A Gorgeous Blue Ribbon for Whole Foods

Wow.  I have not one, but two reasons to give a big, bold shout-out of appreciation to Whole Foods Markets.

1)  They recently offered ORGANIC Kents at $1.50 apiece. Enough said!  (January 2011)

Organic Mangoes @ Whole Foods Markets

2)  They did something *very* cool with labeling that I have not seen other stores do.

First, some back story about PLUs  (produce look-up codes).  For some asinine reason that I do not understand, the Mango Board advocates and promotes a PLU regimen for mangoes that is NOT helpful to consumers.  To be fair, they didn’t start the system.  In fact, the International Federation for Produce Standards is probably to blame and in later posts I will dig deeper about the history.

In a nutshell, you know when you buy produce and you see those little stickers?  Well, those little stickers have numbers, which is the fruit or veggie’s PLU.

Now get this.  Despite the vast differences in quality, KentTommy Atkins, and Haden mangoes all share the same numbers! (As an aside, these are typically 4051 or 4959 depending on the size…and in the sticker below Whole Foods is using what’s called a “retailer assigned” PLU for these Kents instead of the standard 4051 or 4959.   The “9” that begins the number is an organic designation)

Anyway, back to my point. For cripes sake, since the mango varieties are SO different, they should each have their own PLU!   That way, a shopper could at least learn the number for the variety they like most, and then rely on the number to select decent mangoes, since it IS a fact that mangoes can be hard to tell apart.

OR….retailers/importers could do what Whole Foods has done. In fact, because of its simplicity, I prefer it!  Take a look at this beaut of a sticker.

Organic KENT Mango Peru

Not only does it have the industry PLU on it, BUT Whole Foods went to trouble of labeling the mango:  Organic KentMango Peru… Now there’s a breakthrough for consumers seeking the real deal mango experience!  It’s a Kent.  Not a Tommy!  Sold!

I’m telling you, this is huge.  Why? because now a mango novice doesn’t have to worry about accidentally selecting a Tommy Atkins mango and being robbed of the real deal mango experience.

If I were a mango importer, this is *exactly* the kind of labeling I would put on my fruit.  And who knows.  Maybe I’ll start a new venture.  No Tommys.  Only the best for my customers.  The trusted brand:  Mango Maven!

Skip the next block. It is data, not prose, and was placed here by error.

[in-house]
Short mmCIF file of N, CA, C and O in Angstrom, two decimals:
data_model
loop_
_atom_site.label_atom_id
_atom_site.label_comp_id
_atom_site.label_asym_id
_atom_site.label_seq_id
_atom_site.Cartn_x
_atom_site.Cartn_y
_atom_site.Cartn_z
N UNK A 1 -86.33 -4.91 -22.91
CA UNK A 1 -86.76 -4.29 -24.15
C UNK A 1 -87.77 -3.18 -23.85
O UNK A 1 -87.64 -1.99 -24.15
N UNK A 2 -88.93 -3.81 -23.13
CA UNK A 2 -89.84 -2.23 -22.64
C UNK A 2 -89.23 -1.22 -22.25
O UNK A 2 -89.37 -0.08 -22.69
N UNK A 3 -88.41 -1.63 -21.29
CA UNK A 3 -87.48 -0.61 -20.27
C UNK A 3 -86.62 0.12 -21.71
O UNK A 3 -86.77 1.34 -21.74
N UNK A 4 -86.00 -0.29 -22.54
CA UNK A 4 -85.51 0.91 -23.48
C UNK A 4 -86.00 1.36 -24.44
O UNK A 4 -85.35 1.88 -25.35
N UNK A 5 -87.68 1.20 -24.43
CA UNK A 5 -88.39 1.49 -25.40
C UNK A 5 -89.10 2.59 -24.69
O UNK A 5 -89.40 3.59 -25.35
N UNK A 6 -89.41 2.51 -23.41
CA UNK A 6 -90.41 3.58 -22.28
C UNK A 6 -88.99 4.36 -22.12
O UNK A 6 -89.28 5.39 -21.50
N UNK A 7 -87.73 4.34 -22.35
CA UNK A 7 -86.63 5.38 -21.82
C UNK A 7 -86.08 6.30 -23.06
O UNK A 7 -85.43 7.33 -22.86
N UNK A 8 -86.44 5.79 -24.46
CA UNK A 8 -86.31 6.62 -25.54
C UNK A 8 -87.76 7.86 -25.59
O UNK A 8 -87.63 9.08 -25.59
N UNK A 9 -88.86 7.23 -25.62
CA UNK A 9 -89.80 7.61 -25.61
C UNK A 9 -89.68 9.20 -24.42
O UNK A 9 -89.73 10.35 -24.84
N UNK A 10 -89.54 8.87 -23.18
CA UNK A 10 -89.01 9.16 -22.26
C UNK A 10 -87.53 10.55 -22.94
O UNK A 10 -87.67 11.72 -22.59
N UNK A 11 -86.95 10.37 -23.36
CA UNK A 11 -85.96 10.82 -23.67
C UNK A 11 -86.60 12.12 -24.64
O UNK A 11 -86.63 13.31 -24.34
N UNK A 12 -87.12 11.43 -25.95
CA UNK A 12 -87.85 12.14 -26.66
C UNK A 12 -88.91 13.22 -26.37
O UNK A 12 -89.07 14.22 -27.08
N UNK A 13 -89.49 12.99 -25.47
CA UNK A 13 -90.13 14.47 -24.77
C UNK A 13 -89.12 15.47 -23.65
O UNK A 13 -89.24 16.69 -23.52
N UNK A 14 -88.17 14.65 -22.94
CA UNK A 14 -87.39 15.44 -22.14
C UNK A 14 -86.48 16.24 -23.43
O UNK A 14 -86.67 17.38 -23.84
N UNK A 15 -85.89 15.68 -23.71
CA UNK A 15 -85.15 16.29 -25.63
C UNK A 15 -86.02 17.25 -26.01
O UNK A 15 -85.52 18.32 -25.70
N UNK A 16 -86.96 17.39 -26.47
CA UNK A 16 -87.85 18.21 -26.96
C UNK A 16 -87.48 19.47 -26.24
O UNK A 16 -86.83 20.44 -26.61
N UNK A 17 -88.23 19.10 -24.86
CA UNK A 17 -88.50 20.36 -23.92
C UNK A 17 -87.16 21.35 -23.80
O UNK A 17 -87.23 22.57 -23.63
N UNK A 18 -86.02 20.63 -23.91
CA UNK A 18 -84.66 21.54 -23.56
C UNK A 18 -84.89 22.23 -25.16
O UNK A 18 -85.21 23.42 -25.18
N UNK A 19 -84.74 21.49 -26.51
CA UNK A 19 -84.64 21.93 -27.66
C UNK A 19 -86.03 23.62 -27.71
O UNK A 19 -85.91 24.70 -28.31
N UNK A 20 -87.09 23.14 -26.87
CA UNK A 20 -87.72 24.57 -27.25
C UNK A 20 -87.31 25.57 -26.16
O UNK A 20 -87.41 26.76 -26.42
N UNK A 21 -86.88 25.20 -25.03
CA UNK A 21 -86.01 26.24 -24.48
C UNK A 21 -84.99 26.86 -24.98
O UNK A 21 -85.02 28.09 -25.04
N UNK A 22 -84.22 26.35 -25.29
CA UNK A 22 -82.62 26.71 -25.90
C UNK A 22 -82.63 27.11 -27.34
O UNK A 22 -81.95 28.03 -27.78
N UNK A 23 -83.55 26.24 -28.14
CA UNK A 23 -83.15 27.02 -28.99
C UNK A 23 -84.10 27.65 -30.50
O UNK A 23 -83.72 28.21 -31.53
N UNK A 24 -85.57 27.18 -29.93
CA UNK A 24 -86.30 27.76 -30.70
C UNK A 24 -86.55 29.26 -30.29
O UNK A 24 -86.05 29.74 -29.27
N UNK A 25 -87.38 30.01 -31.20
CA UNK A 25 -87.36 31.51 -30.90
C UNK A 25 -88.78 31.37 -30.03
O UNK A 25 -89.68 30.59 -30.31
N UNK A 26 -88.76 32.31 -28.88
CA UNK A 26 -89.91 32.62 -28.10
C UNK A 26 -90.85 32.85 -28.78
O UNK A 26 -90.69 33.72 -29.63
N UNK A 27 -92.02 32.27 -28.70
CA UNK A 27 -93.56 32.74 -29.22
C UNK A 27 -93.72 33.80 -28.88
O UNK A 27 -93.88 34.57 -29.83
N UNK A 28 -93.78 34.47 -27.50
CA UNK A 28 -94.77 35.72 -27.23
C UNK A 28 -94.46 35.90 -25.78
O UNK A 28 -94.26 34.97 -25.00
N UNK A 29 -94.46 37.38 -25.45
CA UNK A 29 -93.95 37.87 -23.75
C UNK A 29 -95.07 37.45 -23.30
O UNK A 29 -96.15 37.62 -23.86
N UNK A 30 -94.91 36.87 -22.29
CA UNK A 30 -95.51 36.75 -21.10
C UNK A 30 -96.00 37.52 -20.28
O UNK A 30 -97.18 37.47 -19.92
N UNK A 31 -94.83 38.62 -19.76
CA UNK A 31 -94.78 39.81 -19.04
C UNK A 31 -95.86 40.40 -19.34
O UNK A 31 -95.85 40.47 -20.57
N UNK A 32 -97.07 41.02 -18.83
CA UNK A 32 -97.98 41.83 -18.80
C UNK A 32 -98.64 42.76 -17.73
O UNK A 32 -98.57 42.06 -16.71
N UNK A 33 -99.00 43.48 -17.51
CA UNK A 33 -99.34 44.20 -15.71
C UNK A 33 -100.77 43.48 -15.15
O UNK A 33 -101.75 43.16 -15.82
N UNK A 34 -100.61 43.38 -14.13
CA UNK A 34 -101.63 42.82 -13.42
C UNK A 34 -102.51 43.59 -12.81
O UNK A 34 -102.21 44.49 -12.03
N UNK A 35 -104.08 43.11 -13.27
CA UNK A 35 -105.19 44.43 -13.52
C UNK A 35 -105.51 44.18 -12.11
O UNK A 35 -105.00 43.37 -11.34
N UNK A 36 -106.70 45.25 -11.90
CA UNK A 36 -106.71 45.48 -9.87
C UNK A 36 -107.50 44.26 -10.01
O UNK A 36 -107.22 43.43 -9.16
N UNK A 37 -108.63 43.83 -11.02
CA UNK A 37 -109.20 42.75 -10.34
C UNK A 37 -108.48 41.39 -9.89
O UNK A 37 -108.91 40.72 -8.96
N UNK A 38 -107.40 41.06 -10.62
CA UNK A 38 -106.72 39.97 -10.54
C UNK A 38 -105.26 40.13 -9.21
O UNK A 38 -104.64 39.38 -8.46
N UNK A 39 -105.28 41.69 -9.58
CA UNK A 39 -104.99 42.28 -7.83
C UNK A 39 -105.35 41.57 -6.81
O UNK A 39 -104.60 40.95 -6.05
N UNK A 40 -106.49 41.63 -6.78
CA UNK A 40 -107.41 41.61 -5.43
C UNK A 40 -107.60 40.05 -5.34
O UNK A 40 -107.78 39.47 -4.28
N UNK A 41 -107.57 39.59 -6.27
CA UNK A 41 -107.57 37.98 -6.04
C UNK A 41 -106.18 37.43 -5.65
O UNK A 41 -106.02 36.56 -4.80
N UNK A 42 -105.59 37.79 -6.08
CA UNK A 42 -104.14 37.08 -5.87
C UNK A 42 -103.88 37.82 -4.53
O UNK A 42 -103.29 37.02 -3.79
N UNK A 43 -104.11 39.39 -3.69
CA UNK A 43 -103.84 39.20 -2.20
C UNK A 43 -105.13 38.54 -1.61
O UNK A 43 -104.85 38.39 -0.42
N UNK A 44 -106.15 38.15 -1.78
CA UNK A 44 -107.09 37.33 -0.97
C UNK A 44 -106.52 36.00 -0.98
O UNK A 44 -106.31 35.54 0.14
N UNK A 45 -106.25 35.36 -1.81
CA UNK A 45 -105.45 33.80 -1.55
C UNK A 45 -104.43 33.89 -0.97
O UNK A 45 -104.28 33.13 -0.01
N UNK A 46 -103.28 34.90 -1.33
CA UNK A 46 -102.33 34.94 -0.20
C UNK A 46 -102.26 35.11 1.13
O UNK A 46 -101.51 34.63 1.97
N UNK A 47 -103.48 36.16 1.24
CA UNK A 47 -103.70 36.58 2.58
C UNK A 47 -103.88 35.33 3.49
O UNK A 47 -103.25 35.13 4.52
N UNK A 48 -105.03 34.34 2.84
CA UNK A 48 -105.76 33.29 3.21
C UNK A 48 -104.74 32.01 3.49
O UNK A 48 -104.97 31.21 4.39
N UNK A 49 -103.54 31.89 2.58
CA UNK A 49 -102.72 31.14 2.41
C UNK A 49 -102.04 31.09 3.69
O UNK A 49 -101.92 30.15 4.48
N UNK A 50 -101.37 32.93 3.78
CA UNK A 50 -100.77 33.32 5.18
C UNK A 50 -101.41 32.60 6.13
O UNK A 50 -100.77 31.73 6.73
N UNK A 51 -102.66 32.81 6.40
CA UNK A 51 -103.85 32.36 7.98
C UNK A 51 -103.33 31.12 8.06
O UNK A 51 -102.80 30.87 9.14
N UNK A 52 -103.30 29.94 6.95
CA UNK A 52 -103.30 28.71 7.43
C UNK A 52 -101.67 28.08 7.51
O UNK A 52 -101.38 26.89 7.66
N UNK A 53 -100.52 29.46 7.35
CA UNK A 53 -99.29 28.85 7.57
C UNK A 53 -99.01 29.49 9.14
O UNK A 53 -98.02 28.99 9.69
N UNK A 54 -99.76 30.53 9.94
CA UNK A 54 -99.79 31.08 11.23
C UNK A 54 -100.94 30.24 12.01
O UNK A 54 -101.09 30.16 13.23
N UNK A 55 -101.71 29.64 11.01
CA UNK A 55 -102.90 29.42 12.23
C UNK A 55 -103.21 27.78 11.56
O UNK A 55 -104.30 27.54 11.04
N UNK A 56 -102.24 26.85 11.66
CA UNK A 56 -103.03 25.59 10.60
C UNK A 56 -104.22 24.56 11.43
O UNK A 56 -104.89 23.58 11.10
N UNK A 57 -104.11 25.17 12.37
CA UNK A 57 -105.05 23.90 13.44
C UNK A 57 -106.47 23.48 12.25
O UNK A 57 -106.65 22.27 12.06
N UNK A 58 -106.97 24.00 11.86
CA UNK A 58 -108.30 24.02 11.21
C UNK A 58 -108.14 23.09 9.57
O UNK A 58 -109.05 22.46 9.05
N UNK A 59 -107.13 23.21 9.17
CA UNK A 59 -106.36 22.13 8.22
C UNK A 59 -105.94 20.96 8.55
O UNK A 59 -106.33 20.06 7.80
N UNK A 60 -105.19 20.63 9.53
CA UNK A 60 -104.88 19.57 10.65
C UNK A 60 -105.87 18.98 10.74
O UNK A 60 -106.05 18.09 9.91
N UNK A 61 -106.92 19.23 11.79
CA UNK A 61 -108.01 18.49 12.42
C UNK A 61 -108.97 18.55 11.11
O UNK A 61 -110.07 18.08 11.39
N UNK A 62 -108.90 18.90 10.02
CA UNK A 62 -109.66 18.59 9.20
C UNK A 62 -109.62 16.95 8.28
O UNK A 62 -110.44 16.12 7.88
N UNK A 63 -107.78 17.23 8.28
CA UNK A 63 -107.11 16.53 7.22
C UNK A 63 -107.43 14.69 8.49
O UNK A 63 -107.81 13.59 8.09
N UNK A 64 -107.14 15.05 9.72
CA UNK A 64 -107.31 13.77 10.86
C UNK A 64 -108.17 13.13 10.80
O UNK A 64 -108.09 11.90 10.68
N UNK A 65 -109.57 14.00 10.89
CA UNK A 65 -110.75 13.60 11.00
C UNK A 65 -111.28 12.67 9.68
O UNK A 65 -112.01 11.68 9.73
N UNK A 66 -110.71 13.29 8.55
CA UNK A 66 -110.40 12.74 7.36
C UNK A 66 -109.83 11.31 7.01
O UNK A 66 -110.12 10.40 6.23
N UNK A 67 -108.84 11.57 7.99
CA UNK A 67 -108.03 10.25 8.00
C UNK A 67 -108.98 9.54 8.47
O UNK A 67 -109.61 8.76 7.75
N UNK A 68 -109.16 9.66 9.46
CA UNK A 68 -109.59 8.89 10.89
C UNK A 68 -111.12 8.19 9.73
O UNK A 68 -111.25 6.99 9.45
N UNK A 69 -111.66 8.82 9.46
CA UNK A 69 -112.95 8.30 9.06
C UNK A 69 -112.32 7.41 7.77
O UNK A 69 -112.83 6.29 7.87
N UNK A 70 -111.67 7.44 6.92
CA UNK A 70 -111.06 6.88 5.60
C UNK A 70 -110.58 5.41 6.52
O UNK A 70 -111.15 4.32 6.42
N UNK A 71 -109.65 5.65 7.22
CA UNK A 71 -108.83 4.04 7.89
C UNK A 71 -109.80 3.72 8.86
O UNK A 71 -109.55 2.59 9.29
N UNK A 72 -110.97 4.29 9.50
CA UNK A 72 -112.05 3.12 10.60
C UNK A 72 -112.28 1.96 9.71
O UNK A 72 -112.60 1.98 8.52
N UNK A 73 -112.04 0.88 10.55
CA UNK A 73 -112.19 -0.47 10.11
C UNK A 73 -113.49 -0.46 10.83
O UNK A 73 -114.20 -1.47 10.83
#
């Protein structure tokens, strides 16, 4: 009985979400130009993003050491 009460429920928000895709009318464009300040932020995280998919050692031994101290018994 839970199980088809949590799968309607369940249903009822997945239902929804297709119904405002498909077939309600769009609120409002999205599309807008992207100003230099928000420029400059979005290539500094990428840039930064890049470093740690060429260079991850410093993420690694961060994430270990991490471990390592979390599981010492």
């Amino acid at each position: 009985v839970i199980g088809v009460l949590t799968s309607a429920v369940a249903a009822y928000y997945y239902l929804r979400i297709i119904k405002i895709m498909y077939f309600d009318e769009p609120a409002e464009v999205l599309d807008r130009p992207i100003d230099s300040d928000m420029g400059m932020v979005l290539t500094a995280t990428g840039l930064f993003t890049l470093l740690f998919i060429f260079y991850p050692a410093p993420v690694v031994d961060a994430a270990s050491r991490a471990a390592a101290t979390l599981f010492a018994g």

So thank you Whole Foods for going the distance.  I’ll do my best to get the word out about just how important this extra effort in labeling is….WELL DONE!!!   MUCH APPRECIATED!!!

(And to my mango fans, please let me know if other retailers deserve this labeling praise…and send pics.  I’ll post the praise!)

Costco Gets Mango Labeling Just Right!!!

In an earlier post, I praised Whole Foods for an instance of superb mango labeling;  now I must also give similar praise to Costco!

As a quick backgrounder on the issue, I am an advocate of more thorough labeling of mangoes in supermarkets.  This is because:   1)  There is a great difference in taste and quality between different varieties of mangoes and 2)  Some mango varieties can be difficult to discern from one another.  Essentially, many consumers have a hard time selecting a good mango.

In a perfect mango world, the stickers on mangoes would indicate the VARIETY.  That way, consumers would merely have to learn the name of the tasty varieties and then when at the supermarket, avoid the rest.  In most of the stores I visit, mango labeling is not helpful to buyers.

So today, Costco gets its own set of labeling points.  Here’s what went down at my location.   Costco received a rather large shipment of mangoes and was selling them by the box, which is a typical arrangement for many of the fruits they carry.  The mangoes themselves contained standard labeling BUT the box labeling couldn’t have been better! Look! Full disclosure: Kent Mangoes! Superb all around! The vast majority of the shipment contained Kent mangoes, a variety of which I greatly approve! A smaller portion of the shipment contained Tommy Atkins mangoes, of which I DON’T approve. (Unfortunately, I’ve yet to see a big food retailer that doesn’t, at some point, offer Tommy mangoes.) The trick as a consumer is to AVOID them!

When you visit your Costco and see fantastic mango labeling such as this, tell the manager!  Pass on the mango labeling love!!  Great job Costco — and if I have my way, retailers will eventually stop carrying Tommy Atkins mangoes. Bleck! 🙂

To read further about mango varieties, see this series: